The article covers the history of the former Land and University Library in Prague (now the National Library) between 1939 and 1945. The activities of the library were to be supervised by a German commissioner appointed in 1940 – Josef Becker, First Director of the Prussian State Library. As his duties kept him primarily in Berlin, he appointed the younger Berlin bibliologist Carl Wehmer as his permanent deputy in Prague. Although their main task was clearly the Germanisation of the library, one cannot deny that they deserve some credit, for example for increasing the staff level of the institution. Yet their main merit lies in that many of the library collections seized by the Gestapo and other bodies were not shredded but taken to the Clementinum, the seat of the library. From 1943, they organised the evacuation of book collections to places outside of Prague, which was threatened by air raids. The transport was supervised by Emma Urbánková, the head of the department of manuscripts. Approximately 12,000 volumes of medieval manuscripts and printed Bohemica of the 16th–19th centuries were evacuated to Karlštejn Castle in wooden crates. They included the library’s most valuable manuscript – the Codex Vyssegradensis, a coronation evangeliary from the 11th century. At the castle, they were deposited in the Burgrave’s House as well as directly in the famous Chapel of the Holy Cross. The massive Zlatá Koruna (Golden Crown) monastery and the châteaux in Pohled and Horažďovice also served as depositaries for the book collections. By the beginning of 1945, a total of 582,000 volumes had been sent to these three premises. They included many historical book collections. The paper is accompanied by recently discovered photographs documenting the course of the book evacuation.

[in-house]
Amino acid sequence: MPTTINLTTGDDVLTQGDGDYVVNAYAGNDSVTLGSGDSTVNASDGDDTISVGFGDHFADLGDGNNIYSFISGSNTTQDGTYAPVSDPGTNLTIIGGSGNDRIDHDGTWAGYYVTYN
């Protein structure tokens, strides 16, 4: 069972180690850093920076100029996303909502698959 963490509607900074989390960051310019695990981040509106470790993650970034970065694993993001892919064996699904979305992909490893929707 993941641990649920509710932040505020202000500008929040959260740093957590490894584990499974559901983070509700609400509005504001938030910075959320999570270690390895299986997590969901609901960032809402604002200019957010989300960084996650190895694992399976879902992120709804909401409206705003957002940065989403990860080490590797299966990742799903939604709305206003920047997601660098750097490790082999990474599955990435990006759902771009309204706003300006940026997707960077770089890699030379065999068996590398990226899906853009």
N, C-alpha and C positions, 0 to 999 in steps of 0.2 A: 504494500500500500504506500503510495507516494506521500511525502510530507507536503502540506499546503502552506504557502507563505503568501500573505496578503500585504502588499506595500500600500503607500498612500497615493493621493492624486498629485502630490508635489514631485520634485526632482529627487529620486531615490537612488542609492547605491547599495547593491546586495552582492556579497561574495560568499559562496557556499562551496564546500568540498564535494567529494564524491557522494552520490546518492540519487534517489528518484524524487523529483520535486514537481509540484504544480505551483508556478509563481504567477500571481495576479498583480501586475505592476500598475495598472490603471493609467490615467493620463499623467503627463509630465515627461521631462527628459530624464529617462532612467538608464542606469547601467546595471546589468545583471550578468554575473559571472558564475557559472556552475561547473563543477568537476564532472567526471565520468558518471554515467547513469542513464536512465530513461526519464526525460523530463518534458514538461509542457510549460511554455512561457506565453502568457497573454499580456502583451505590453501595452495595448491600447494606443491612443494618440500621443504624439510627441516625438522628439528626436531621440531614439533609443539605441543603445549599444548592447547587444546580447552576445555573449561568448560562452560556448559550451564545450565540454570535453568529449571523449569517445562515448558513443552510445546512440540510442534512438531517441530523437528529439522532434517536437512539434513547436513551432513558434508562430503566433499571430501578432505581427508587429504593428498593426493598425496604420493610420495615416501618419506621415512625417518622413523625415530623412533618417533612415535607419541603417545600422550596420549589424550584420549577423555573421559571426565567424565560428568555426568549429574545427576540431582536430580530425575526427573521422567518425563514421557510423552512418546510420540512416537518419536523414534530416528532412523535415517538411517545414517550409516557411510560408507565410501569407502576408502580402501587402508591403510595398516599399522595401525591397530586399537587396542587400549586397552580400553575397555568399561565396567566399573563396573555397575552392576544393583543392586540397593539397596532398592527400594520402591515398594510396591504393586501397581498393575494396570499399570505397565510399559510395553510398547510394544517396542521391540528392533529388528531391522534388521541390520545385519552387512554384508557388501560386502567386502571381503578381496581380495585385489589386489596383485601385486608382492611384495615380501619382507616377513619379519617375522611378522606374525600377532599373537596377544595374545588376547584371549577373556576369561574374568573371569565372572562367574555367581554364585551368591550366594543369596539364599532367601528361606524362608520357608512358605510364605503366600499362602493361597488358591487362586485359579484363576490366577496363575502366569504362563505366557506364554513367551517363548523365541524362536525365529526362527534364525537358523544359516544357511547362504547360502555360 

The paper deals with the role of the landscape in the shaping of the national identity in the final stage of the formation of the Czech modern nation. The topic is treated through the perspective of two pairs of Bohemian landscape features (Říp and Blaník Mountains, and the rivers Vltava and Elbe), both rich in symbolism. This concept was further highlighted by the travelling panel exhibition Story of Landscape at the Nation’s Service, which was held in the Lapidarium of the National Museum in the autumn of 2018. The present text is based on the research of literature and period sources (collection items) located in the National Museum Library and in the Historical Museum of the National Museum. The author presents the landscape as an important national symbol which has assumed this function through its relation to stories based on national history. The landscape is perceived here not only as a real (physical) environment, as a scene where a wide range of national and later tourist activities took place, but also as a symbolic space closely connected to the ideas of individuals within the national society.
The article presents the provenance records preserved in the part of the library of the collector Bohuslav Dušek deposited in the Department of Manuscripts and Early Printed Books of the National Museum Library. Numerous provenance marks were left in the books by Dušek himself. Other preserved marks of Czech provenance come from Protestants as well as Catholics, from peasants, burghers and nobles, and later from scholars. The studied part does not contain any coherent set, because Dušek did not purchase the books in large quantities and chose them carefully according to his interests. For comparison, the collection of the director of Živnostenská banka Jaroslav Preiss is briefly presented as well.